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Out on the Lawn I Lie in Bed*

Out on the lawn I lie in bed, Vega conspicuous overhead In the windless nights of June; Forests of green have done complete The day’s activity; my feet Point to the rising moon.

Now North and South and East

and West Those I love lie down to rest; The moon looks on them all: The healers and the brilliant talkers, The eccentrics and the silent walkers, The dumpy and the tall.

To gravity attentive, she Can notice nothing here; though we Whom hunger cannot move, From gardens where we feel, secure Look up, and with a sigh endure The tyrannies of love:

And, gentle, do not care to know, Where Poland draws her Eastern

bow, What violence is done; Nor ask what doubtful act allows Our freedom in this English house, Our picnics in the sun.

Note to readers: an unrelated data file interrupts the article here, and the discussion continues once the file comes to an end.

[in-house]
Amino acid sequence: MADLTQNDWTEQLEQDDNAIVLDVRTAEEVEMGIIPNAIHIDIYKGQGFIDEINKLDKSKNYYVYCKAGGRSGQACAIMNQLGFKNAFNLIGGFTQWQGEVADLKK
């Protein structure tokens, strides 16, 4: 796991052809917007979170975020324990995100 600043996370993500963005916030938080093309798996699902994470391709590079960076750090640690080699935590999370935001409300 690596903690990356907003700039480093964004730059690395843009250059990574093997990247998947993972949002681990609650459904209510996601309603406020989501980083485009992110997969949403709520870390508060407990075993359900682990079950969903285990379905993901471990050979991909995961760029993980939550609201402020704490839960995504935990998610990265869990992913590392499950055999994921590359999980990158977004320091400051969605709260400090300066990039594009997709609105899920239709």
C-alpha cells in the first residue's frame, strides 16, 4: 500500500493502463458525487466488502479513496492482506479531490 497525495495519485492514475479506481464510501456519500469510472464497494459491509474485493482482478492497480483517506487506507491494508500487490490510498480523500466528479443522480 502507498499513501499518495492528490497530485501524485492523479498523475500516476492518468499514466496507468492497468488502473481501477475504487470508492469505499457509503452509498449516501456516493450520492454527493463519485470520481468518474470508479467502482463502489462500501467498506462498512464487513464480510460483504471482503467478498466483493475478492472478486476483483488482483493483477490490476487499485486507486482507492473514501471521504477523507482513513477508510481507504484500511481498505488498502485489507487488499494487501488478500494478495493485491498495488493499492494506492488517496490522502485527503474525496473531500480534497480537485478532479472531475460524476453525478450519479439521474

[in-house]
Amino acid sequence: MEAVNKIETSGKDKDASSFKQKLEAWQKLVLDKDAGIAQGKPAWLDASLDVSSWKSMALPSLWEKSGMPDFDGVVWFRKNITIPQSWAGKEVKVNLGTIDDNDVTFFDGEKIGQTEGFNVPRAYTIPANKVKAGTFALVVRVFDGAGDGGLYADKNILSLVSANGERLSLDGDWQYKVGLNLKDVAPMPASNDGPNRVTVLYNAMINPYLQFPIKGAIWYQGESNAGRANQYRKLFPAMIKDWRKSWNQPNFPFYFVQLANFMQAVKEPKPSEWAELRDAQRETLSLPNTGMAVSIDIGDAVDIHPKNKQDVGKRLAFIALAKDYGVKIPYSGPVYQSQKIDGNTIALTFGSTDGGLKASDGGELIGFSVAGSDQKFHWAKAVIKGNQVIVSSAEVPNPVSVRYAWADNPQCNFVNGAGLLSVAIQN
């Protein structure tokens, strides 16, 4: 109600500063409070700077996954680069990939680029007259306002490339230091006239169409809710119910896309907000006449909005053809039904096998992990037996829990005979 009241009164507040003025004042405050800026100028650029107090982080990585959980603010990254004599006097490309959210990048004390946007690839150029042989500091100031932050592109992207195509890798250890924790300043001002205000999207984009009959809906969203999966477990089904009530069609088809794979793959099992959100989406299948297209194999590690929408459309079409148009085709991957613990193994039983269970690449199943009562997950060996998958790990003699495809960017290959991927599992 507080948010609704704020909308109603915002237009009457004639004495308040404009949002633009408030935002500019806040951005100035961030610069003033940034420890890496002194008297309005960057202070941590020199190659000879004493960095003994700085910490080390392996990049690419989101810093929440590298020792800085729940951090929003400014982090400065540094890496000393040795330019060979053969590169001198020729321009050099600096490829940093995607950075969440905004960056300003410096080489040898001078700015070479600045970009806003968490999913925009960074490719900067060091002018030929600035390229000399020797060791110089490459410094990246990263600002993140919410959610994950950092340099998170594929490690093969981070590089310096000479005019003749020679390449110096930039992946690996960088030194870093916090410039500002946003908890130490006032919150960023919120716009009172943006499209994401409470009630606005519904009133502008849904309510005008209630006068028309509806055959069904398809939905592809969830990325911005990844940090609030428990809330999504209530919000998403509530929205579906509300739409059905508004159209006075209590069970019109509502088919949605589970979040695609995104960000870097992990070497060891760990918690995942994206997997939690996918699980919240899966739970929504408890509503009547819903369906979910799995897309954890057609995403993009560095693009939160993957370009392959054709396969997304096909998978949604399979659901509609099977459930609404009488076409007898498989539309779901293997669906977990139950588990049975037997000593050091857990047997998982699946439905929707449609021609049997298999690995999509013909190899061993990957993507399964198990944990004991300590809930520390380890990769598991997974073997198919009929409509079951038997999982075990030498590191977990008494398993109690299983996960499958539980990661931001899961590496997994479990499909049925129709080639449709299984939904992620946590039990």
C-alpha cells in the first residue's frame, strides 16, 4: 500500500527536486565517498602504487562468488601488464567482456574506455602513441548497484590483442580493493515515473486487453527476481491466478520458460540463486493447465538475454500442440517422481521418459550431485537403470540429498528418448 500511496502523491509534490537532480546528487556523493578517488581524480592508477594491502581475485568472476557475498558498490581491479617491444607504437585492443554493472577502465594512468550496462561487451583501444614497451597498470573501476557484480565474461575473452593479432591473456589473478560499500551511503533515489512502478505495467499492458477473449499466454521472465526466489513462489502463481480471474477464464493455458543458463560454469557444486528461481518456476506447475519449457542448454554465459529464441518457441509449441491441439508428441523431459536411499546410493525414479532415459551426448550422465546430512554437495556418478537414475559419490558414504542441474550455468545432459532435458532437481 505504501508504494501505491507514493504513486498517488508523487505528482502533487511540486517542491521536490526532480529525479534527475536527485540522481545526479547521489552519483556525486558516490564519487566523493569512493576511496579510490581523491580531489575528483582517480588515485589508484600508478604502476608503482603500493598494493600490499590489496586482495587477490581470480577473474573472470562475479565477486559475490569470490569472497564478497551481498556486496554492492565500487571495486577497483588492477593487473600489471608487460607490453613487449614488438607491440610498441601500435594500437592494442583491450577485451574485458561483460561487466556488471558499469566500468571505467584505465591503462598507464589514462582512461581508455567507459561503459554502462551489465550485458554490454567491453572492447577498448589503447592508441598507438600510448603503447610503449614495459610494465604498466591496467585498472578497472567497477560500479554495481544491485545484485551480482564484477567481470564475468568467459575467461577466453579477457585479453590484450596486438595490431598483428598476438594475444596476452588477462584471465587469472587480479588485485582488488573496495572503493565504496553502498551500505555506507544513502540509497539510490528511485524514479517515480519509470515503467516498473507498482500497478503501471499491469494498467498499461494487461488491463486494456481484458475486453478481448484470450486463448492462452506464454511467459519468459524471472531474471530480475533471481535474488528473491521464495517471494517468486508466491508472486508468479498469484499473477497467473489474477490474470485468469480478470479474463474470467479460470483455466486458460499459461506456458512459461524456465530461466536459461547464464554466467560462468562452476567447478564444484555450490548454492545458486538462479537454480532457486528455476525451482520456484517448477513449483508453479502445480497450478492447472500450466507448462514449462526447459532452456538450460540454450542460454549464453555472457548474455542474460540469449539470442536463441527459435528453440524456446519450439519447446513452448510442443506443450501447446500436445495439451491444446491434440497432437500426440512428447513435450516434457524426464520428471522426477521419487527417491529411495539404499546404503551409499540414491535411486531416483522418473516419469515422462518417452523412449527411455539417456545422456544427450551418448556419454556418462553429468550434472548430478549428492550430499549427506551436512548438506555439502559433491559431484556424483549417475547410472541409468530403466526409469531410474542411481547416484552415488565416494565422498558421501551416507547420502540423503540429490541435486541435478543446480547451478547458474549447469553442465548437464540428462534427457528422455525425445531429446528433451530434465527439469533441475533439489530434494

• W.H. Auden

*by kind permission of W. H. Auden

When Will My May Come

When will my May come, that I may

embrace thee? When will the hour be of my soules


If thou wilt come and dwell with me

at home; My sheepcote shall be strowed with

new green rushes; We’ll haunt the trembling prickets as

they roam


About the fields, along the hawthorn

bushes; I have a piebald cur to hunt the hare: So we will live with dainty forest


And when it pleaseth thee to walk

abroad, (Abroad into the fields to take fresh

aire:) The meads with Flora’s treasures shall

be strowed, (The mantled meadows and the fields

so fair.) And by a silver well (with golden

sands) I’ll sit me down, and wash thine iv’ry


But if thou wilt not pitie my

complaint, My tears, nor vowes, nor oathes,

made to thy Beautie: What shall I do? But languish, die,

or faint, Since thou doth scorne my tears, and

soule’s duetie: And tears contemned, vowes, and

oathes must fail: For when tears cannot, nothing can


  • Richard Barnfield

Fair and Fair

Fair and fair, and twice so fair, As fair as any may be; The fairest shepherd on our green, A love for any lady. Fair and fair, and twice so fair, As fair as any may be; Thy love is fair for thee alone, And for no other lady. My love is fair, my love is gay, As fresh as bin the flowers in May; And of my love my roundelay,

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